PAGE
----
war has ended today. All Vietnamese are victors."
Explain these two views of the end of the war. Which
speaker was right? Could both of them be right?
- Say that the South Vietnamese had defeated the
Communists and won the Vietnam War. How would the
lives of each of the six Vietnamese characters in
"Vietnam Passage" have been different?
For each character, write a brief essay imagining
how his or her life would have proceeded after 1975
(or choose one character and write a more in-depth
- When asked about the massive casualties suffered
by North Vietnam during the war, U.S. General William
Westmoreland once said, " Oh yes, but you must
understand that they are Asians, and they don't
really think about death the way we do. They accept
it very fatalistically." Do you see this kind
of rhetoric occurring in the current War on Terror?
If not, what has changed? Discuss the dangers of
understanding no culture but your own.
Objective: Get students to "think
outside the box" on the topic of Vietnam and
the war. Encourage the use of imagination and persuasive
writing on historical subjects.
Research paper topics:
- The end of the "American War" on April
30, 1975 was not the beginning of a lasting peace
in VN. Prepare a research paper on either the 1978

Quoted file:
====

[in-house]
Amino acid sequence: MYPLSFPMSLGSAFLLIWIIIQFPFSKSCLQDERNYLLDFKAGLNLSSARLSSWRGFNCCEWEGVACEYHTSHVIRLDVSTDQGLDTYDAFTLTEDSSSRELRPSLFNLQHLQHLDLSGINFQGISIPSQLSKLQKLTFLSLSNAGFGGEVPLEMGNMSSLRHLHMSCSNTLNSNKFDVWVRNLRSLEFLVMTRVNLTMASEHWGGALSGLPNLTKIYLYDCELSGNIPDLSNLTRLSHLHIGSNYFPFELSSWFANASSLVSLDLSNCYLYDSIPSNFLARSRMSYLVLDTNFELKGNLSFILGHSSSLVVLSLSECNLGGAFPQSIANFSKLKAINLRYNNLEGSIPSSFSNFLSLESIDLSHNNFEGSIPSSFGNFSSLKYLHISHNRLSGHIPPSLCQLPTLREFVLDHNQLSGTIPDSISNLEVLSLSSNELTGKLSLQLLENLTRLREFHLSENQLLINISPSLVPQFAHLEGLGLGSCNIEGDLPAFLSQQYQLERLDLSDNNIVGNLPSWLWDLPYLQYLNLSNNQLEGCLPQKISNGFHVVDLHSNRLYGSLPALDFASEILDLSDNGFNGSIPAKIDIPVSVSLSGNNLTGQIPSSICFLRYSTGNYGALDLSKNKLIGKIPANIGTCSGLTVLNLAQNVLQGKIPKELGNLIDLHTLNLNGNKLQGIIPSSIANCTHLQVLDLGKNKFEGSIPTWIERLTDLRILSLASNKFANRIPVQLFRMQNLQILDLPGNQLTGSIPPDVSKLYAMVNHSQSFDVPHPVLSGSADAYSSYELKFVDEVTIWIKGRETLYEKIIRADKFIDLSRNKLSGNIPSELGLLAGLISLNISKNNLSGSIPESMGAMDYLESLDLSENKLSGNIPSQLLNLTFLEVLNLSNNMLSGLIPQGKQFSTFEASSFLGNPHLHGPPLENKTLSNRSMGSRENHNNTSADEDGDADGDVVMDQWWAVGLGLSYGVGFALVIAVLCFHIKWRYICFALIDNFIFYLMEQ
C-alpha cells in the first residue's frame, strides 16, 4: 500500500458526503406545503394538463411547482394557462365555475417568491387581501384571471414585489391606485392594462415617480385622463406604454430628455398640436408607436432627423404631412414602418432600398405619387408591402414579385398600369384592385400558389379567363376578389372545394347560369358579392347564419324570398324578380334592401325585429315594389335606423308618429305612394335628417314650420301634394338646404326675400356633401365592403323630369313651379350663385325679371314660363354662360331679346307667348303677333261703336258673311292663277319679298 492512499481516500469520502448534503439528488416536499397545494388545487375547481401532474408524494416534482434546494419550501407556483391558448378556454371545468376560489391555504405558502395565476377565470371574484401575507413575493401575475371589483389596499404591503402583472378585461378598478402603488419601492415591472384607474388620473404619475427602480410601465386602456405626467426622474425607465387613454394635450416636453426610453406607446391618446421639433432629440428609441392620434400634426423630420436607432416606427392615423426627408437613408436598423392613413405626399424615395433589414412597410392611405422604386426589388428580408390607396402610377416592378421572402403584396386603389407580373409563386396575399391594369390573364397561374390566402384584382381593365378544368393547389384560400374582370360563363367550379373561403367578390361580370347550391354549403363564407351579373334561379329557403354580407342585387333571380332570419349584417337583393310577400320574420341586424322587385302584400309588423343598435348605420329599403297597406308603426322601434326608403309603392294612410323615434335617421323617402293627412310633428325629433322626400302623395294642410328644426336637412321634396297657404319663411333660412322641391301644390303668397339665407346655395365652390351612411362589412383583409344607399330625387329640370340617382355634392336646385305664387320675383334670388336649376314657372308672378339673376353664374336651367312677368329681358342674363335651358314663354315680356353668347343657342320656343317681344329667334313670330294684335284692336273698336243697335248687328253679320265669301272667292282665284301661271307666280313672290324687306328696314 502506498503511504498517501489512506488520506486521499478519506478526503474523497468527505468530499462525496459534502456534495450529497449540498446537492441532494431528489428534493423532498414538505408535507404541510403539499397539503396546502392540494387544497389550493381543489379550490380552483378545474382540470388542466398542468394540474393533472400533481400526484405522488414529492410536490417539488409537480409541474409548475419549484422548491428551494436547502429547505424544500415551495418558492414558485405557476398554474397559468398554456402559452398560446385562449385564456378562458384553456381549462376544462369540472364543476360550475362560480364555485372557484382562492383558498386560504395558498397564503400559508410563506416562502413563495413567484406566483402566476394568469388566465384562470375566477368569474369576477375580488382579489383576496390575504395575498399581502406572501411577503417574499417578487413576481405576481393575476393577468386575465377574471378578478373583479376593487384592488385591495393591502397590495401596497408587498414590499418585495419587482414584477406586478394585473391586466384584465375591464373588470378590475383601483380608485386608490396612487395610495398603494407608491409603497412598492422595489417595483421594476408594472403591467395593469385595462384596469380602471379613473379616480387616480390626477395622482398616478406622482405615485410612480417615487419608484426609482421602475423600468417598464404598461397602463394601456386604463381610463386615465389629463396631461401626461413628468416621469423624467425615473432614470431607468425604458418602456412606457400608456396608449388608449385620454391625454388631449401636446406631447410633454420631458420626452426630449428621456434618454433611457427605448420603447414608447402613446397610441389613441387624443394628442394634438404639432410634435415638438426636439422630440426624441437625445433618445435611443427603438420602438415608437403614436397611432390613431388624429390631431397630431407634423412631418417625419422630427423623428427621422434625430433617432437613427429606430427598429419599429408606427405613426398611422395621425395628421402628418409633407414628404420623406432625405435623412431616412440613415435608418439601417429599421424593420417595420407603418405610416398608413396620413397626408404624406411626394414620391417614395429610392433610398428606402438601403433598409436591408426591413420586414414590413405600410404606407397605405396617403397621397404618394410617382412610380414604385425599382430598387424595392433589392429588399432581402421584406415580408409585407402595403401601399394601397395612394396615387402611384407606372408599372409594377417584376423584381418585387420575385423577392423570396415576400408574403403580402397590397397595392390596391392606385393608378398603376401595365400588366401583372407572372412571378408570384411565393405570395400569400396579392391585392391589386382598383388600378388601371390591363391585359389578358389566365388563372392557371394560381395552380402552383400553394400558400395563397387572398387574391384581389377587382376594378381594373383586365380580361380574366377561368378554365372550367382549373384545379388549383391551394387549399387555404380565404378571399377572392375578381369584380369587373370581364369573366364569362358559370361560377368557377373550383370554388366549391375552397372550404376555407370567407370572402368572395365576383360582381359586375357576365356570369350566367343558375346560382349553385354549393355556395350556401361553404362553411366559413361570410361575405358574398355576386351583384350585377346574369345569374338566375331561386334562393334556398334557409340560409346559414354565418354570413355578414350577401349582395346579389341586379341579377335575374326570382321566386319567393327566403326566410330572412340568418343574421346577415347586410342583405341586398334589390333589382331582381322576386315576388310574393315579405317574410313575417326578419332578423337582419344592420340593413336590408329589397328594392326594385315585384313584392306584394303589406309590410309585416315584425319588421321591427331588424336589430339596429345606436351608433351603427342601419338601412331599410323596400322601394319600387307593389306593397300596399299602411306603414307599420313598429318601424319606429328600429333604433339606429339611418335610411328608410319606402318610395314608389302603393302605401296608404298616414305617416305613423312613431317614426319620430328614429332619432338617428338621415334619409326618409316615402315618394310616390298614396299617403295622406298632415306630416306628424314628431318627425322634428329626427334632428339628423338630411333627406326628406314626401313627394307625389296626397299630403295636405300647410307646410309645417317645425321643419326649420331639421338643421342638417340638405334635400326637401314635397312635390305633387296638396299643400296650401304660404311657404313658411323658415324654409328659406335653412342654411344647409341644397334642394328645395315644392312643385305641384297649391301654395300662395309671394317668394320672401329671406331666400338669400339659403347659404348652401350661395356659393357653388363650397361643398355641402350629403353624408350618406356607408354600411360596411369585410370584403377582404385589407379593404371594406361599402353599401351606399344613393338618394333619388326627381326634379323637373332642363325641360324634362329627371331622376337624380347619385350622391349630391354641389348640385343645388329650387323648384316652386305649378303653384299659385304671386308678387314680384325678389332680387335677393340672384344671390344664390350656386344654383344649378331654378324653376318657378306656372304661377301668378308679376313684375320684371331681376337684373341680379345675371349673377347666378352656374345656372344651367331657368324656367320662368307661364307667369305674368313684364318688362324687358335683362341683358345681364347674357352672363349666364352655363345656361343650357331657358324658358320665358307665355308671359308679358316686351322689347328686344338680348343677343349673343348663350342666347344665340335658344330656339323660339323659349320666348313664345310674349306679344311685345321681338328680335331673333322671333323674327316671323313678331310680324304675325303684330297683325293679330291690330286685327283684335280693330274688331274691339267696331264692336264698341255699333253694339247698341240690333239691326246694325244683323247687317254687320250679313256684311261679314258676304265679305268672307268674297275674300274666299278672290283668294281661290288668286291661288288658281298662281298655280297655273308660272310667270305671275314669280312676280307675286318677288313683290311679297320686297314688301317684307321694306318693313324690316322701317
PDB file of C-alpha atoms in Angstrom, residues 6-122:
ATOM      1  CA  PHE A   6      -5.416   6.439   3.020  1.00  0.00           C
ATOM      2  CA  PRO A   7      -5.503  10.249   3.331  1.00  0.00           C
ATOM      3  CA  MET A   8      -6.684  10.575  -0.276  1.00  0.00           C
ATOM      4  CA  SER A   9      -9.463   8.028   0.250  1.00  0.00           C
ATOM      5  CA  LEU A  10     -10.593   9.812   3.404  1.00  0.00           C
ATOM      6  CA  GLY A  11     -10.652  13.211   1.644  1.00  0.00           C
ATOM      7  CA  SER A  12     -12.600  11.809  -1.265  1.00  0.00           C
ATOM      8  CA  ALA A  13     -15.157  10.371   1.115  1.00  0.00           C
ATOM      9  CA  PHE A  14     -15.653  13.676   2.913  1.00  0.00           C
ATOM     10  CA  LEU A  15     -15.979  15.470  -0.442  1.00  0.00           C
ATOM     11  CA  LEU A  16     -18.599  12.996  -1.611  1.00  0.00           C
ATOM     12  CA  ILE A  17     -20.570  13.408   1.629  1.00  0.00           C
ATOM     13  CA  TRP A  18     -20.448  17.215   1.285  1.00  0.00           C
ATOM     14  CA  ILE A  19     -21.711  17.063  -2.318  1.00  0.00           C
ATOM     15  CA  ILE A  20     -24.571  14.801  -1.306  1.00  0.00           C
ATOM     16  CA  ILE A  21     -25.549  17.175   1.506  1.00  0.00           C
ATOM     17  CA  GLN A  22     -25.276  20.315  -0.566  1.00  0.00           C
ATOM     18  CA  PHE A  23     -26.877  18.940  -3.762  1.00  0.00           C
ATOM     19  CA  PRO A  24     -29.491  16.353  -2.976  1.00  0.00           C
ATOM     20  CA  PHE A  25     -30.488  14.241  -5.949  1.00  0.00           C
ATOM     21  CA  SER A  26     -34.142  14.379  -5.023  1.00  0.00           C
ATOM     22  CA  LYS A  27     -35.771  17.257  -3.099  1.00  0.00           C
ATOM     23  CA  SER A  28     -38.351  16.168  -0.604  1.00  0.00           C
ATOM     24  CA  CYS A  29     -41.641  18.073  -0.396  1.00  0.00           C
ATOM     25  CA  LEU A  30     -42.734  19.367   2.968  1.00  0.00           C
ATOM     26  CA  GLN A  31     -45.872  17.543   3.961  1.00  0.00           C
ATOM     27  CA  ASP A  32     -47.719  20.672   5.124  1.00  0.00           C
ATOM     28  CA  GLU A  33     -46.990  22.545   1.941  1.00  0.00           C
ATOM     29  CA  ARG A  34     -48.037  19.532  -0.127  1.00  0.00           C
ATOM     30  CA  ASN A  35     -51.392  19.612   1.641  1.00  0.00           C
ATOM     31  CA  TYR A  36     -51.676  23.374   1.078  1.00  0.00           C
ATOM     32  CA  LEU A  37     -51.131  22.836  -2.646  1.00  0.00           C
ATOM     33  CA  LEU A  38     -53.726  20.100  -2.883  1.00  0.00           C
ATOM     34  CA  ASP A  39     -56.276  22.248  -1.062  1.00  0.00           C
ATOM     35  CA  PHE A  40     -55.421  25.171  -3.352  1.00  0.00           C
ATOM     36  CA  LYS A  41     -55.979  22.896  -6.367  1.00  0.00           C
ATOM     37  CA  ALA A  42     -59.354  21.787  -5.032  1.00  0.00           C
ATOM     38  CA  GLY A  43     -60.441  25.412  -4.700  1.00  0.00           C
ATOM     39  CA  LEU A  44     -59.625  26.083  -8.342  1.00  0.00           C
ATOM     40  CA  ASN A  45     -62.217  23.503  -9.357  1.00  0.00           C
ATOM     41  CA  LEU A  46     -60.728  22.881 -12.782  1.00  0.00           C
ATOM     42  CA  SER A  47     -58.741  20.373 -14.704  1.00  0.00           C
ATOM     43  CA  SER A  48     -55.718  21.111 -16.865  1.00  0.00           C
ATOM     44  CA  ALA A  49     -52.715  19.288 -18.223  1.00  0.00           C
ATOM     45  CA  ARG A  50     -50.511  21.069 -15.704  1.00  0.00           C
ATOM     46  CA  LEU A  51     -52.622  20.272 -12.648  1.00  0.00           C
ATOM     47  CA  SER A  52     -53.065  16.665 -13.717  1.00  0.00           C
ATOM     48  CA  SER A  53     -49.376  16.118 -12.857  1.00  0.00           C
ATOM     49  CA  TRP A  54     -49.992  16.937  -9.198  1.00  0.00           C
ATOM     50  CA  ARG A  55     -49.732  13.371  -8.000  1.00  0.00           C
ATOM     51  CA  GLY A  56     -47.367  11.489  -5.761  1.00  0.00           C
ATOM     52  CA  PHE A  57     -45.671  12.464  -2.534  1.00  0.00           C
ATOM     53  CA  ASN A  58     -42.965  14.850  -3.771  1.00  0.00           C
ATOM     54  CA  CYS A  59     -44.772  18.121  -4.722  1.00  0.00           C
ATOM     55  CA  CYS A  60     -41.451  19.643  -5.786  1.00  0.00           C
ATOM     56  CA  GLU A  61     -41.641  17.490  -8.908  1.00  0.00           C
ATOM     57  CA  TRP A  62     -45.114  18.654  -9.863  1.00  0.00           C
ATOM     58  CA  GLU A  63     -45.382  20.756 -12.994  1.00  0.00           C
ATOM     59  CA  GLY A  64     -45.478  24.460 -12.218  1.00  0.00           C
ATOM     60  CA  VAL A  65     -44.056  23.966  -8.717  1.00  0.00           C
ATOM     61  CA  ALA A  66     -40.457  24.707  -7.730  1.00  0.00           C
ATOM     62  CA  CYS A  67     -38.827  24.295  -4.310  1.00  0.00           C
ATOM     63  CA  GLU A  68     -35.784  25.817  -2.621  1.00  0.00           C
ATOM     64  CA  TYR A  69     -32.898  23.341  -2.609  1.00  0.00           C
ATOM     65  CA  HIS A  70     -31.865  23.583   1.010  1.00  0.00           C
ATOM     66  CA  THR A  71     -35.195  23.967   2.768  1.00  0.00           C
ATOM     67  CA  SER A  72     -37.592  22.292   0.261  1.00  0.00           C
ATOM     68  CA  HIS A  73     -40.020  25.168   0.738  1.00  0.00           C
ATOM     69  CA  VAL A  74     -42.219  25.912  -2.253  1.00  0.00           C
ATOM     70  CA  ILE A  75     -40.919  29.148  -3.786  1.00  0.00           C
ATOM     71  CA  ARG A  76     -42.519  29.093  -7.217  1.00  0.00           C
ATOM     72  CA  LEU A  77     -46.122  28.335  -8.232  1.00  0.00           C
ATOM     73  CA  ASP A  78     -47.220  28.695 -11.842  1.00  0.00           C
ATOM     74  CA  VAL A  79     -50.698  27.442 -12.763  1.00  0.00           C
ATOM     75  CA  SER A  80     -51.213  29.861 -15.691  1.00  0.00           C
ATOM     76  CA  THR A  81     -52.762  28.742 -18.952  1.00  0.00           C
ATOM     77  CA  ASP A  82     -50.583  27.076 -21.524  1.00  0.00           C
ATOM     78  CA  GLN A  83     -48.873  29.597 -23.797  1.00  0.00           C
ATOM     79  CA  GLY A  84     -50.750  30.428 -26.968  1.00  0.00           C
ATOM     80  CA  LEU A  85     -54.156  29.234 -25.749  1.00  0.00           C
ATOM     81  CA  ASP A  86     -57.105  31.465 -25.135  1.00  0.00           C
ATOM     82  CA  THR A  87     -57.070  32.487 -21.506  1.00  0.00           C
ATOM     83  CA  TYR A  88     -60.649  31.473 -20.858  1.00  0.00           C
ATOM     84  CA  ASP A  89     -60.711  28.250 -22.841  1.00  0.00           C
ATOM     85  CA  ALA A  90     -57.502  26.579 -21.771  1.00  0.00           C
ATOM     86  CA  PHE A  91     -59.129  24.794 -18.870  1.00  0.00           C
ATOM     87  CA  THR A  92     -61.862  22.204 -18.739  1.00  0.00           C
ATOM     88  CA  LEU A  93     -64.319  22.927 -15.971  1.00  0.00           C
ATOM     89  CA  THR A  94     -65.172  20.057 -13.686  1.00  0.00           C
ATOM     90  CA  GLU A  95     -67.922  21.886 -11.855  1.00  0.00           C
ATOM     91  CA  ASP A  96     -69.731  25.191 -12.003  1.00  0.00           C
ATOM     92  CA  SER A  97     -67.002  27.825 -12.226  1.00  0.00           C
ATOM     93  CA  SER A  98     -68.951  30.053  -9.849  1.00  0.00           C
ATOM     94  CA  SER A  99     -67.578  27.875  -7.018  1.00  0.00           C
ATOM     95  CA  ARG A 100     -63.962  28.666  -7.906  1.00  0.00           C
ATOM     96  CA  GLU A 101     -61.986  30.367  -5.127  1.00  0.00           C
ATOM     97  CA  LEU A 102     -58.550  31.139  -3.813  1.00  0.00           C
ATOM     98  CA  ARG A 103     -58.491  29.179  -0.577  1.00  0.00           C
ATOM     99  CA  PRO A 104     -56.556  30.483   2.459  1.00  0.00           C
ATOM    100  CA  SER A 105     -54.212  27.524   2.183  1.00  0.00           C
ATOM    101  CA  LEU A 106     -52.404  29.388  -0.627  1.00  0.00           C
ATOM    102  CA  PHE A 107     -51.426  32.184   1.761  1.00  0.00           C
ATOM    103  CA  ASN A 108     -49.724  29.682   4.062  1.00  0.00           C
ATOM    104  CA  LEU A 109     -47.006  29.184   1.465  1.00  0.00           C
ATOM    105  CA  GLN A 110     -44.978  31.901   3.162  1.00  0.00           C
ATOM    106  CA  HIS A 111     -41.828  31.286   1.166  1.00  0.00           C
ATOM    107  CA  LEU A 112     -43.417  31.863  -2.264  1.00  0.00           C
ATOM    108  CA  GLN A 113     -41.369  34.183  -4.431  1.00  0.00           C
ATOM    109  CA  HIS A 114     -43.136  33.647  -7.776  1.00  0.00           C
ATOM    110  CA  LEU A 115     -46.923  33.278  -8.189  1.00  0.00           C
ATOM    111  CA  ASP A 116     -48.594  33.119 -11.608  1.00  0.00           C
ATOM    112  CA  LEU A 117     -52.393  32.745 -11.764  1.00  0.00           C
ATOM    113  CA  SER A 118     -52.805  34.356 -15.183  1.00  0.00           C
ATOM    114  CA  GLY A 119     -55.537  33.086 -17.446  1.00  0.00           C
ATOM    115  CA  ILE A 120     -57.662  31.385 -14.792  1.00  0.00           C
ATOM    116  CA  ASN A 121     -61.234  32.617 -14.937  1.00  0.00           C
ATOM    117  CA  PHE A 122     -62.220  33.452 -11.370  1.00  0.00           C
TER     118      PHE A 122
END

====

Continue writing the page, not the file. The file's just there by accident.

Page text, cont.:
Chinese invasion of northern Vietnam or the Vietnamese
invasion of Cambodia. Papers should include information
on the historical reasons behind the invasions,
the role or reaction of the United States to the
conflicts, and how the wars affected the Vietnamese
- Why did it take 16 years for Ann Tran to find
her sons? The main reason she mentions in "Vietnam
Passage" is that the U.S.-sponsored trade embargo
cut off all communications between Vietnam and America.
Prepare a research paper on the effects of the embargo,
Nguyen Duy Binh is one of over one million refugees
who fled Vietnam during the 1970s and early 1980s.
Prepare a research paper of your choice on the "boat
people" and their lives in their new home countries.
Topics could include the following:
- General information about how the embargo affected
the country (economics and politics); and
- Specific information on how the embargo affected
the daily lives of the Vietnamese people, using
Ann Tran as an example. What effect did the trade
ban have on how she earned money, how the family
lived, and how she searched for her sons? If you
were Ann, how would you have tried to find Tony
and Tim (taking the communications problems into
consideration)? How would you go about finding
- America wasn't the only country to accept refugees.
Compare the resettlement process in the United
States and Australia (another main destination
for boat people). What assistance was available